Teaching robots to speak Gronings: an elderly care experiment
|Date:||11 July 2019|
Are elderly people more comfortable with technology if it speaks their language? That's the question Professor Jenny van Doorn will examine in a new project awarded €50,000 in funding from the Idea Generator programme of the Dutch National Research Agenda (NWA).
Speech recognition that allows technology to be operated through verbal commands and to communicate back to the user, has much potential to make technology more accessible for older people. Yet so far, elderly people can still be reluctant to use technological applications. Van Doorn's project will examine whether programming the applications to understand and use native regional languages like Gronings improves the user experience of older people. As Van Doorn explained, it's an ever more pressing area of research due to the increasing demand for elderly care.
Why is this an important area of study?
Van Doorn: Due to the ageing population and rising life expectancy the number of elderly people in need of care will exponentially increase. This will put a large strain on the health care system, where severe staff shortages are expected for the future. Another challenge for elderly care is the increasing inflow of patients who are multilingual, or whose first language is not Dutch. With advancing age, people can experience language loss (attrition), and retreat to a single language. This is generally their first language, the one spoken in the family context. This can be a foreign language, but for a large group of people in the Netherlands (estimated to more than 2 million), this is a regional language (Low Saxon, Limburgish, or Frisian). In this challenging health care environment, developing technological solutions to mitigate both problems are of utmost importance. This multi-disciplinary project therefore investigates whether the intelligibility of the speech and the acceptance of technological solutions can be improved if the technology - in our case probably a robot - speaks to the elderly in their native language, where we will start with the dialect "Gronings".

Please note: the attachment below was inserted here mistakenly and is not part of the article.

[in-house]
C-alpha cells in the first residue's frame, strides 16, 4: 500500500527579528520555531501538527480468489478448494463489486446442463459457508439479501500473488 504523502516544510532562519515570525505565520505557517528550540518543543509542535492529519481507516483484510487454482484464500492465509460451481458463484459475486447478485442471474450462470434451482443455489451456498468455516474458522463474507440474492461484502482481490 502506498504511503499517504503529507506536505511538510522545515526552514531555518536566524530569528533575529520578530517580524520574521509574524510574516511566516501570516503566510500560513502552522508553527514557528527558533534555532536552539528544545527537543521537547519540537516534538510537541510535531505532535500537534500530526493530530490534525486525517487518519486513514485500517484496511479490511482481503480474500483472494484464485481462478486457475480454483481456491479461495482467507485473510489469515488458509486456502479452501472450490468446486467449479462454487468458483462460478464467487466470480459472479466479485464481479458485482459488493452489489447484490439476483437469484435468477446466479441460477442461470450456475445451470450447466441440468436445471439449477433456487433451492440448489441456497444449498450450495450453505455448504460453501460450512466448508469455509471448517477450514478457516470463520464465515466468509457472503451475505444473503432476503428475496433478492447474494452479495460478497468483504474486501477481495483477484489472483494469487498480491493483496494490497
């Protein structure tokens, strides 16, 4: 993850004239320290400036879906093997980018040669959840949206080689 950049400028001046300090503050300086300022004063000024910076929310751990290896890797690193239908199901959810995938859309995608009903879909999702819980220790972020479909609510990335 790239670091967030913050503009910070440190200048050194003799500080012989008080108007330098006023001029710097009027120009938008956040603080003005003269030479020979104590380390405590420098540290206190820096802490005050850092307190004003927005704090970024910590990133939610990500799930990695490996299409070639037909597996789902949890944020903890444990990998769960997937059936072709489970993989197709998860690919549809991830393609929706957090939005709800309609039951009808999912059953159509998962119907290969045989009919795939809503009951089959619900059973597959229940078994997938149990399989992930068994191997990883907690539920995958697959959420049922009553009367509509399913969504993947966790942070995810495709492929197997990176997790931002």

What are the societal implications?
Van Doorn: While technology is an important tool to deal with the challenges within the health care system, the interface between the elderly and technology is still a struggle, in particular when a speech-based interface is used. Shortcomings lie not only in the intelligibility of the speech, but also in the extent in which the elderly are accepting of and willing to use the technology. We developed this project in cooperation with societal stakeholders, in particular the housing corporation Groninger Huis, and hope that a dialect-speaking robot will help them to get technological solutions more accepted among the elderly. On the more long-term, we could imagine doing this also for other dialects, in the Netherlands but also for instance in Germany.
How did you land on this topic as the subject for your research?
Van Doorn: By talking to someone I know from the housing corporation Groninger Huis. They are already experimenting a bit with robots/technology, but also notice reluctance among the elderly. When I did a field study in an elderly care facility in Drenthe with a health care robot I also saw myself that the elderly struggled understanding the robot, and were confused when it suddently switched to Flemish instead of Dutch.
What will the grant allow you to do?
Van Doorn: The grant will allow me to develop a text-to-speech (TTS) implementation of “Gronings” together with students from linguistics and FSE, where we also need local speakers of Gronings for our recordings. Then, we will hopefully be able to integrate this technology into a robot, that we will also able to purchase with this grant.
How will you conduct your research?
The first step of this project consists of the development of a localized text-to-speech (TTS) implementation of “Gronings”. The second step is to integrate this technology into a physical platform, such as an avatar or a robot. The third step is to investigate in field experiments whether the elderly are more enthusiastic about a robot that uses synthesized Gronings speech than "normal" Dutch.